Monday, December 15, 2014

Bubblegum Ball Blowout: Part 2




 Yellow Bow Necklace

Peplum tank: Gifted
Tee: Kohl's
Skirt: H&M
Shoes: Betseyville, Macy's
Bag: Bisou Bisou, J. C. Penney's
Sash: Wet Seal






Top: Candie's, Kohl's
Skirt: Necessary Objects, Annie Sez
Shoes: Ami Clubwear
Bag: Marshalls
Belt: Marshalls






Top: Marshalls
Skirt: J. C. Penney's
Shoes: Ami Clubwear
Bag: Etsy, Eleven Peacocks

As promised, this week the gumballs keep rolling.  There's purple, there's orange, there's yellow.  (Well, to be fair, the yellow is for bows, which aren't technically gumballs, but we like to keep things flexible here at the Trove.)  I'm holding a couple of dark green and mint necklaces in reserve to post next week with two more in pink and yellow in a kind of not-quite-red, not-quite-green Christmas countdown.  Because complain though I might, I love Christmas just as much as the next hopped-up-on-candy-canes crafter.

And in keeping with the season, I've just read a book set in winter, Where'd You Go, Bernadette, by Maria Semple.  I settled on it in the magazine-slash-trashy-paperback aisle of the grocery store after considering and ultimately rejecting the usual bodice rippers -- all topnotch when that's what you're looking for, but this time I wasn't.  There was a lone copy, and the improbable title and cover (a scarf and dark glasses-disguised cartoon head whose mouth was a perfect "o" against a backdrop of mountains) intrigued me.  I found it all the more exotic for being in the same place as my fruit snacks and cheese wheels, and when the cashier commented that she wanted to read it, I knew I had myself a winner.

Where'd You Go, Bernadette is about a wife and mother who disappears two days before a Christmas cruise to Antarctica.  Although Bernadette is a housewife, the word is kind of misleading.  In fact, she rarely leaves her house, which is a former school for wayward girls with blackberry bushes pushing up through the floorboards.  She's ostracized by the other moms, and her husband is a top executive at Microsoft and as such, part of the fabric of the perfect Seattle life that has contrived to constrict her.  Yet it isn't until the middle of the novel that we learn that Bernadette is no garden variety misfit but a former MacArthur genius grant recipient, a star whose meteoric rise and subsequent crash landed her in Seattle in the first place.  The format of the novel is as unconventional as Bernadette herself, comprised of a series of letters, texts, reports, and other assorted correspondence, its overarching voice that of Bernadette's daughter, Bee, who has claimed the role of compiling the letters.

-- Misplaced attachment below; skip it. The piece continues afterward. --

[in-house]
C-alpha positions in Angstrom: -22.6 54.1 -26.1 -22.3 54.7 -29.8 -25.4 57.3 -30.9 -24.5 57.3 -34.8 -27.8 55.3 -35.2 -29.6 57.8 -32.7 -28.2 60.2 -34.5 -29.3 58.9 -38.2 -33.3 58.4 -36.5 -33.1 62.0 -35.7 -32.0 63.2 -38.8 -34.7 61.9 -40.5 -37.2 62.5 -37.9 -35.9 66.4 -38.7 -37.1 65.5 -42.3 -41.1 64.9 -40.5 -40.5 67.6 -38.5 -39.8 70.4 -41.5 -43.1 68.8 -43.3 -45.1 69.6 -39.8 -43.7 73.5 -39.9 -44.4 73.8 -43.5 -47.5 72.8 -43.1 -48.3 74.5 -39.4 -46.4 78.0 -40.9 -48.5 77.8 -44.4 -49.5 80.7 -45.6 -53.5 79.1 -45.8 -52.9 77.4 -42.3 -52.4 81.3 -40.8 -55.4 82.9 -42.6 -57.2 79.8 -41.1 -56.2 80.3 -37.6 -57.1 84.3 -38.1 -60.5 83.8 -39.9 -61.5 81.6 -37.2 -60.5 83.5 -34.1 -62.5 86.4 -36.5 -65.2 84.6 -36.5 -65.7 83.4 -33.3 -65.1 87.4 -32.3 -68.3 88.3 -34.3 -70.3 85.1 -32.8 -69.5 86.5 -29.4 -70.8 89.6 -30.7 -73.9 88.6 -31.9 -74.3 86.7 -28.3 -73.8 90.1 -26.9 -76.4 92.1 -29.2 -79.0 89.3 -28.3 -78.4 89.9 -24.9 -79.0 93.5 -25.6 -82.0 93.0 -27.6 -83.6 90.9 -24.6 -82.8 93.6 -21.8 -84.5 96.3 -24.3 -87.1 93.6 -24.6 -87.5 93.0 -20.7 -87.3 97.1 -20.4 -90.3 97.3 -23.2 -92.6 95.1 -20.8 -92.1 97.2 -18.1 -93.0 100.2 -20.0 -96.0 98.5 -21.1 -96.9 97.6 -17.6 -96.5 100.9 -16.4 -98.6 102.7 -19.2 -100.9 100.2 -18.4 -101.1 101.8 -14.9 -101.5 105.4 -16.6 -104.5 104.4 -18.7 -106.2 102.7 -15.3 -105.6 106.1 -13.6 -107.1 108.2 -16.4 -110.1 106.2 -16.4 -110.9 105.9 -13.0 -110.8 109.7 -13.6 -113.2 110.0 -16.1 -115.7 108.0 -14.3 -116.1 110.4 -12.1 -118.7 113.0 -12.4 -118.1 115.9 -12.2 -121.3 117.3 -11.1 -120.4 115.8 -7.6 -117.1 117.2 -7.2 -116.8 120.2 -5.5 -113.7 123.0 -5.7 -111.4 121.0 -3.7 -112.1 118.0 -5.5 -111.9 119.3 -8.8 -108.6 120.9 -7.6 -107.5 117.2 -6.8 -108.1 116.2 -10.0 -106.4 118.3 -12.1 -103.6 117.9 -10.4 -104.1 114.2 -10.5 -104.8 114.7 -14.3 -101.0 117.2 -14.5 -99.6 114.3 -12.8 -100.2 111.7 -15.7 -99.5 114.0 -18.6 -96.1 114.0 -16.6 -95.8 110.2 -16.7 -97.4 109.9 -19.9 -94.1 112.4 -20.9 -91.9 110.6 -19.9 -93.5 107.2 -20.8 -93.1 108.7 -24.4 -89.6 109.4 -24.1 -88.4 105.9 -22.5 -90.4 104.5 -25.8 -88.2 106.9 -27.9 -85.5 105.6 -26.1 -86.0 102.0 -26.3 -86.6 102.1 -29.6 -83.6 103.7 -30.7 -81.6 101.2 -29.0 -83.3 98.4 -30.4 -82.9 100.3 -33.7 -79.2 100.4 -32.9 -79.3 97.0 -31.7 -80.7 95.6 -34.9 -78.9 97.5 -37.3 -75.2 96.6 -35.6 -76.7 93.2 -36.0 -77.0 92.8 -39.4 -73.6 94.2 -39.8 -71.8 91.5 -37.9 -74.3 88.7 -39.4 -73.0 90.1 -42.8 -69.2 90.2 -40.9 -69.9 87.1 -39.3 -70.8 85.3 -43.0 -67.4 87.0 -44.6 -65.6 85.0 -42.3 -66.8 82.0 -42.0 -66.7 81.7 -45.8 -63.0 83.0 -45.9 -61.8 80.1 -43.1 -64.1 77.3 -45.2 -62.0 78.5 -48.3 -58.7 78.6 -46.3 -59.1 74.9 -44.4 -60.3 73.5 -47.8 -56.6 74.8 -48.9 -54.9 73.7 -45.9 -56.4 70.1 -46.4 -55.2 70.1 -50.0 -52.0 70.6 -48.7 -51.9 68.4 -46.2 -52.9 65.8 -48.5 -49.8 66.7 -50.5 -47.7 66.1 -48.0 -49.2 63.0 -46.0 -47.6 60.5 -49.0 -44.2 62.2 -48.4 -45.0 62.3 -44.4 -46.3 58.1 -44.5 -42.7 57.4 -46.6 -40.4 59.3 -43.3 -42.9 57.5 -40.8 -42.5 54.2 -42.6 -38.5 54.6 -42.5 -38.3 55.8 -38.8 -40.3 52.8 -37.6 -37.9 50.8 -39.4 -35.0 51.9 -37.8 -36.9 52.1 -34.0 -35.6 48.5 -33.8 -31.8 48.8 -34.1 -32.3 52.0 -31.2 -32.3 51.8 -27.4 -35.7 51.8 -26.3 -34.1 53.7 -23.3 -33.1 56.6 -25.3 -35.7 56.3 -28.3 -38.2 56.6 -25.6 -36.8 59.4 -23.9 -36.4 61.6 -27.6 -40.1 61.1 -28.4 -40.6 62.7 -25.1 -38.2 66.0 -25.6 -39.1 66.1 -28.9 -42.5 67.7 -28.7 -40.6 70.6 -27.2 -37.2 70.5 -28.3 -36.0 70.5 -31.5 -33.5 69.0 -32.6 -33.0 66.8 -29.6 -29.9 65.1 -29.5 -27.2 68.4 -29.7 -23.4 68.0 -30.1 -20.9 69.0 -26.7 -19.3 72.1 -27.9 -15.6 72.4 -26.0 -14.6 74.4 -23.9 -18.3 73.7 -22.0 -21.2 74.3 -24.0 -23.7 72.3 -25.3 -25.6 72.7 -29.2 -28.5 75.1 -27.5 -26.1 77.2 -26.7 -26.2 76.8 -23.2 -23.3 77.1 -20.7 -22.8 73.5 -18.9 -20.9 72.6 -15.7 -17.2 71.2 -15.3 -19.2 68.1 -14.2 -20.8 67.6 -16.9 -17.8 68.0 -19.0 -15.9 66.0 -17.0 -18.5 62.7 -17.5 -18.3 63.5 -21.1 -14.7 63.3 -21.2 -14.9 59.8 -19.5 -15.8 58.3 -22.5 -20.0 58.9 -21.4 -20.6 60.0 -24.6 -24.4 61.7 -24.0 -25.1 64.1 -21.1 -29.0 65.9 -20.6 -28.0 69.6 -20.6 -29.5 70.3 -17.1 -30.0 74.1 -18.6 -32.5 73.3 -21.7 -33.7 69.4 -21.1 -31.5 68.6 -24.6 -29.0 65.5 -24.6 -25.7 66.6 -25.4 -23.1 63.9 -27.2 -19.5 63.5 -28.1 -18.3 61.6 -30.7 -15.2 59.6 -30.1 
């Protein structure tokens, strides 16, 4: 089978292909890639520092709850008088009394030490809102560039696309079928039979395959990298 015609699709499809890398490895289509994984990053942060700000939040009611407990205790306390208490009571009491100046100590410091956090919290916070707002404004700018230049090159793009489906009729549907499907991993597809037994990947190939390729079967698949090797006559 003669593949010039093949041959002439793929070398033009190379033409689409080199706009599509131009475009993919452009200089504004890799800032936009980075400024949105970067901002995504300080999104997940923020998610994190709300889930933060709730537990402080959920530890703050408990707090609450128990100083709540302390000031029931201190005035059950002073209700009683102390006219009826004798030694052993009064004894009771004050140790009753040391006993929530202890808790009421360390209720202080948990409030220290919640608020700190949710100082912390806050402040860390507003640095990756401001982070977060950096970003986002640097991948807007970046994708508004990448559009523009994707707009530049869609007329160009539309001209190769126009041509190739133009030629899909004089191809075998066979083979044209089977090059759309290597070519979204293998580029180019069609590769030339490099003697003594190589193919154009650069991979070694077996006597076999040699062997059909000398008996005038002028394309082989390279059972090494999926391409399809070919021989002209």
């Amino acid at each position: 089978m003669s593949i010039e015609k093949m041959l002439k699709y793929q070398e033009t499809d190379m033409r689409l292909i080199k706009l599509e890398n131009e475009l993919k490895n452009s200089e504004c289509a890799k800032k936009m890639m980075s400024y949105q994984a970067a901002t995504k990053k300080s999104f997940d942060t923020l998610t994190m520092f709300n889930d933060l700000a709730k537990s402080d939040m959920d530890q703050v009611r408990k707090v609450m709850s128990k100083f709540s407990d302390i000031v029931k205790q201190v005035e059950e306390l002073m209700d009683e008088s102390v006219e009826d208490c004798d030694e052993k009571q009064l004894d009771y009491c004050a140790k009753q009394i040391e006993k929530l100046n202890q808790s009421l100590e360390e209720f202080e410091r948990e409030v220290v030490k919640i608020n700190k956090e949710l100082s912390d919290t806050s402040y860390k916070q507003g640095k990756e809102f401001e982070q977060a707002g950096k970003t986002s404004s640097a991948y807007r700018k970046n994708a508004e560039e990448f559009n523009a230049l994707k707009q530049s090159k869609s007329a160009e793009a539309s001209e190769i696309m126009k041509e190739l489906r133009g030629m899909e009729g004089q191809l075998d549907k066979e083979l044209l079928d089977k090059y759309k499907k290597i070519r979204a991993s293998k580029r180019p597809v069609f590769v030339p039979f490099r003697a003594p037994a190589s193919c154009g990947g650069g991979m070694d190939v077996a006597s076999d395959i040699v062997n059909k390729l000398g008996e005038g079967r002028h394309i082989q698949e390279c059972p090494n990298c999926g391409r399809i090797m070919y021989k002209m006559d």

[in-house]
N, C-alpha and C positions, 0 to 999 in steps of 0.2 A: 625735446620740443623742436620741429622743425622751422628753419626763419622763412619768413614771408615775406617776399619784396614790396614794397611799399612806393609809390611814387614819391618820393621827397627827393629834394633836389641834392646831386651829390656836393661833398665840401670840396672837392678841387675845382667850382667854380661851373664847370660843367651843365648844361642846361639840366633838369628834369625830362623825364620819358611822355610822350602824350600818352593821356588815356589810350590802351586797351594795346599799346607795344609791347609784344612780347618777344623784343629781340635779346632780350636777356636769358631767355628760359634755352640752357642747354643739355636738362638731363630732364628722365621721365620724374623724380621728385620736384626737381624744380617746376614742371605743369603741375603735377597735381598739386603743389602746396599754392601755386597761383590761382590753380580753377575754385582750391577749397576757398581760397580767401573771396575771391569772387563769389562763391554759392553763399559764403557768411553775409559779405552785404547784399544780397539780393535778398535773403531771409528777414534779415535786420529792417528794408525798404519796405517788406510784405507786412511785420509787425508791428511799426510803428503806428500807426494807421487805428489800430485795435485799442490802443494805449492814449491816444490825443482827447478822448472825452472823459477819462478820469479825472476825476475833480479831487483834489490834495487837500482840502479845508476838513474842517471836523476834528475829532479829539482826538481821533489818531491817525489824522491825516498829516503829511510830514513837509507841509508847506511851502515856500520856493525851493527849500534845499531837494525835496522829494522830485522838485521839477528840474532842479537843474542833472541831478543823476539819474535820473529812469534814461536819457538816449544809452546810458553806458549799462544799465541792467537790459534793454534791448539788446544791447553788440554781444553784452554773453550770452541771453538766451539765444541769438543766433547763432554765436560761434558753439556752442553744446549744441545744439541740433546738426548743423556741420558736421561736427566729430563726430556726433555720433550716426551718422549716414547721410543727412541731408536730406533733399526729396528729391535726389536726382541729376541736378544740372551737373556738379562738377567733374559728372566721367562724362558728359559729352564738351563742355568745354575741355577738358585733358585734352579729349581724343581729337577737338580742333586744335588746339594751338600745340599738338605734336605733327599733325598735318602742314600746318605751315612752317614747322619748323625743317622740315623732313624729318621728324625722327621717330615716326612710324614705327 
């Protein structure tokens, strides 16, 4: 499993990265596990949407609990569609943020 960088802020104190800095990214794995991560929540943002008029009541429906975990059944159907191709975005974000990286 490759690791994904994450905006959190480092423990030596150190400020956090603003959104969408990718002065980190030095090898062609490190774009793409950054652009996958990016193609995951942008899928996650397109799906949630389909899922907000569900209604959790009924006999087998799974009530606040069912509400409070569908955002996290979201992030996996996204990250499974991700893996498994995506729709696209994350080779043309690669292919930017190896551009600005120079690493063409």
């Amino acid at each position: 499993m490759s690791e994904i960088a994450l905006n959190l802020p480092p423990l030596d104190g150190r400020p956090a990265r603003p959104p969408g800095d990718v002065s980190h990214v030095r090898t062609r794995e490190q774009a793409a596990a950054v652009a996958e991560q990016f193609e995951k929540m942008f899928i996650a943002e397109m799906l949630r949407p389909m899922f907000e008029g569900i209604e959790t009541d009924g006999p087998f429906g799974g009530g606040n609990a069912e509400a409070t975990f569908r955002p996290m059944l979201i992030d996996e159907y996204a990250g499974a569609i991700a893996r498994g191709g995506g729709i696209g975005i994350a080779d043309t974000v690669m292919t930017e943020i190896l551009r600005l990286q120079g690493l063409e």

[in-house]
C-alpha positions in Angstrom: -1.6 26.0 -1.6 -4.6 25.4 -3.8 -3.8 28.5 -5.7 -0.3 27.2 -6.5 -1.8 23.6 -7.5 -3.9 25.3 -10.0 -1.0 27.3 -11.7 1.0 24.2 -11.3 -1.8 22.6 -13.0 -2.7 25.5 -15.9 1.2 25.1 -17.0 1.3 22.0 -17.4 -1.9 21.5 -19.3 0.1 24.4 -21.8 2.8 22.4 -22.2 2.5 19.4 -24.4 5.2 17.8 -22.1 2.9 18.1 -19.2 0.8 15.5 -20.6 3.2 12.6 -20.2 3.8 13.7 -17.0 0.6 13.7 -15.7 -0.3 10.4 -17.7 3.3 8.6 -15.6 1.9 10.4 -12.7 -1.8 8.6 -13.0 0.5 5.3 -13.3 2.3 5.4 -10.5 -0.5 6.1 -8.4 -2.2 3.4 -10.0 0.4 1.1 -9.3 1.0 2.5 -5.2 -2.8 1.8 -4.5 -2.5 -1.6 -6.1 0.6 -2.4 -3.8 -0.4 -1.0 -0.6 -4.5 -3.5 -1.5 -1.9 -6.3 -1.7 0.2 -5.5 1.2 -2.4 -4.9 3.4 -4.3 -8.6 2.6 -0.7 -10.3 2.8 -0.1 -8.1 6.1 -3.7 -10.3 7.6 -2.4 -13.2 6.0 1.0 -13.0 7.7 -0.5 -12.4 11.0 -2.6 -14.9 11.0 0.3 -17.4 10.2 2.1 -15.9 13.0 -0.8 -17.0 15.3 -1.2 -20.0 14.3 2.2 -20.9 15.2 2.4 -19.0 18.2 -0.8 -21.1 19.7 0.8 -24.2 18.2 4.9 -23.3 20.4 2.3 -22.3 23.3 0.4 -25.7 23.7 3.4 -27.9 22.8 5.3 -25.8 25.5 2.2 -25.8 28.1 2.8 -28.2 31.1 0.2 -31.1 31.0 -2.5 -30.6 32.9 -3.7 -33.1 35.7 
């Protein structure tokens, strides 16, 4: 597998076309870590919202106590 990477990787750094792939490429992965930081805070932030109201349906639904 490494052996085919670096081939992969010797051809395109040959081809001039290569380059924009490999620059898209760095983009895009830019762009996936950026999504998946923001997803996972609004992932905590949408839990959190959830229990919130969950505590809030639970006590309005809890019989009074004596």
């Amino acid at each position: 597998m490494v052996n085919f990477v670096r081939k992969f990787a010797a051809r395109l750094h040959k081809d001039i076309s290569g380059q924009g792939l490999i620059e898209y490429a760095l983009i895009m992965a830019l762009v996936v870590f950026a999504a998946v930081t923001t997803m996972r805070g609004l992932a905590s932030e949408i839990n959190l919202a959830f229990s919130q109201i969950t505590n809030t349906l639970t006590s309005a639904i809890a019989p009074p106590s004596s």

Although a scathing social satire of technology, the Pacific Northwest, and modern American life, Where'd You Go, Bernadette is, at its heart, about what it means to be different.  The satire part is merely a mirror held up to show us what nonconformity costs.  Some parts are as simple and easy as the movie it's clearly destined to be, others rife with enough symbols to choke a term paper.  But  Bernadette's former mentor says it best in a response to one of Bernadette's rambling, rant-ridden emails: 

"Are you done?  You can't honestly believe any of this nonsense.  People like you must create.  If you don't create, Bernadette, you will become a menace to society." (Semple 147)

Highlighted by this caveat, the branches growing through the floorboards come to symbolize the wilderness of unchanneled creativity running rampant in Bernadette's brain.  Yet clipping the branches causes a mudslide and destroys a neighbor's house, illustrating the importance of nurturing creativity instead of slicing it off at its roots.  For all of her neuroses, this is something that Bernadette understands and passes on Bee early on when Bee makes the classic complaint of being bored:

"I'm going to let you in on a little secret about life.  You think it's boring now?  Well, it only gets more boring.  The sooner you learn it's on you to make life interesting, the better off you'll be." (Semple 46) 

Well said, Bernadette.  Even if you did give your social security number to the Russian mafia.  Because that's the thing about this heroine.  She does a lot of out-there, even dangerous stuff.  But you want her to come out okay because, underneath it all, her motives are pure.  She's a frustrated artist and a wonderful mom, her story a slice of social commentary wrapped up in an arctic adventure that's all the more satisfying for warming your heart.

And speaking of wrapping things up, I'll post the third and final installment of jaw-dropping (or perhaps I should say jaw-breaking) gumballs next week, just in time for Christmas.  And then maybe I'll wrap some presents.  

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